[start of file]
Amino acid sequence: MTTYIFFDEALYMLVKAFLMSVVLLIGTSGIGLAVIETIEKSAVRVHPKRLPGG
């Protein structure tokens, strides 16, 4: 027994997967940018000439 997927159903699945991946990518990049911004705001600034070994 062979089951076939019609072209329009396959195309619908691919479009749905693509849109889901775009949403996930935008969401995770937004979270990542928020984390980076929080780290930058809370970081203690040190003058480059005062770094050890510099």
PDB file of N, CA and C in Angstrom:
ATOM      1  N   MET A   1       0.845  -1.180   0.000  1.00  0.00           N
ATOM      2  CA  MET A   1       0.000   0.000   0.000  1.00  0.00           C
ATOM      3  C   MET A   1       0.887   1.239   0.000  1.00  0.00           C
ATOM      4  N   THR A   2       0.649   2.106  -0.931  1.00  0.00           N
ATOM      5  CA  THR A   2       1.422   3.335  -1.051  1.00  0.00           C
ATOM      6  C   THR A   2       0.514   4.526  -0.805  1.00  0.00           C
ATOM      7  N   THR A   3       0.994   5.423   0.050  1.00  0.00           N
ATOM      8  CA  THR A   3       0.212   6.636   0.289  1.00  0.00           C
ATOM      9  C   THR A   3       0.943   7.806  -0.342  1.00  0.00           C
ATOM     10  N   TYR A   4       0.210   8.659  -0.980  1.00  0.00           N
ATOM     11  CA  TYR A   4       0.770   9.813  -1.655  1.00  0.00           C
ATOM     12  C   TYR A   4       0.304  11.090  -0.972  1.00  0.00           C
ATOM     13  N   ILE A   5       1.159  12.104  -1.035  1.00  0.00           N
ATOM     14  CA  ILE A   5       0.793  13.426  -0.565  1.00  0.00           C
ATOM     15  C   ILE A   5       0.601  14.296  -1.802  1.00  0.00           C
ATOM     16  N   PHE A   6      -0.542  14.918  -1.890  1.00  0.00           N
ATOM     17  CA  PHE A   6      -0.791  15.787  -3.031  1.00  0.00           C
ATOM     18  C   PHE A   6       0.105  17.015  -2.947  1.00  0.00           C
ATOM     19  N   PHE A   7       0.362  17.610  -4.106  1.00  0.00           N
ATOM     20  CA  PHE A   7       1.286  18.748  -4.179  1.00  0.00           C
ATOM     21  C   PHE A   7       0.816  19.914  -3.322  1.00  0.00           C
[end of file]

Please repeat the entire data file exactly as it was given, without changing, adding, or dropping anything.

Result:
Amino acid sequence: MTTYIFFDEALYMLVKAFLMSVVLLIGTSGIGLAVIETIEKSAVRVHPKRLPGG
């Protein structure tokens, strides 16, 4: 027994997967940018000439 997927159903699945991946990518990049911004705001600034070994 062979089951076939019609072209329009396959195309619908691919479009749905693509849109889901775009949403996930935008969401995770937004979270990542928020984390980076929080780290930058809370970081203690040190003058480059005062770094050890510099």
PDB file of N, CA and C in Angstrom:
ATOM      1  N   MET A   1       0.845  -1.180   0.000  1.00  0.00           N
ATOM      2  CA  MET A   1       0.000   0.000   0.000  1.00  0.00           C
ATOM      3  C   MET A   1       0.887   1.239   0.000  1.00  0.00           C
ATOM      4  N   THR A   2       0.649   2.106  -0.931  1.00  0.00           N
ATOM      5  CA  THR A   2       1.422   3.335  -1.051  1.00  0.00           C
ATOM      6  C   THR A   2       0.514   4.526  -0.805  1.00  0.00           C
ATOM      7  N   THR A   3       0.994   5.423   0.050  1.00  0.00           N
ATOM      8  CA  THR A   3       0.212   6.636   0.289  1.00  0.00           C
ATOM      9  C   THR A   3       0.943   7.806  -0.342  1.00  0.00           C
ATOM     10  N   TYR A   4       0.210   8.659  -0.980  1.00  0.00           N
ATOM     11  CA  TYR A   4       0.770   9.813  -1.655  1.00  0.00           C
ATOM     12  C   TYR A   4       0.304  11.090  -0.972  1.00  0.00           C
ATOM     13  N   ILE A   5       1.159  12.104  -1.035  1.00  0.00           N
ATOM     14  CA  ILE A   5       0.793  13.426  -0.565  1.00  0.00           C
ATOM     15  C   ILE A   5       0.601  14.296  -1.802  1.00  0.00           C
ATOM     16  N   PHE A   6      -0.542  14.918  -1.890  1.00  0.00           N
ATOM     17  CA  PHE A   6      -0.791  15.787  -3.031  1.00  0.00           C
ATOM     18  C   PHE A   6       0.105  17.015  -2.947  1.00  0.00           C
ATOM     19  N   PHE A   7       0.362  17.610  -4.106  1.00  0.00           N
ATOM     20  CA  PHE A   7       1.286  18.748  -4.179  1.00  0.00           C
ATOM     21  C   PHE A   7       0.816  19.914  -3.322  1.00  0.00           C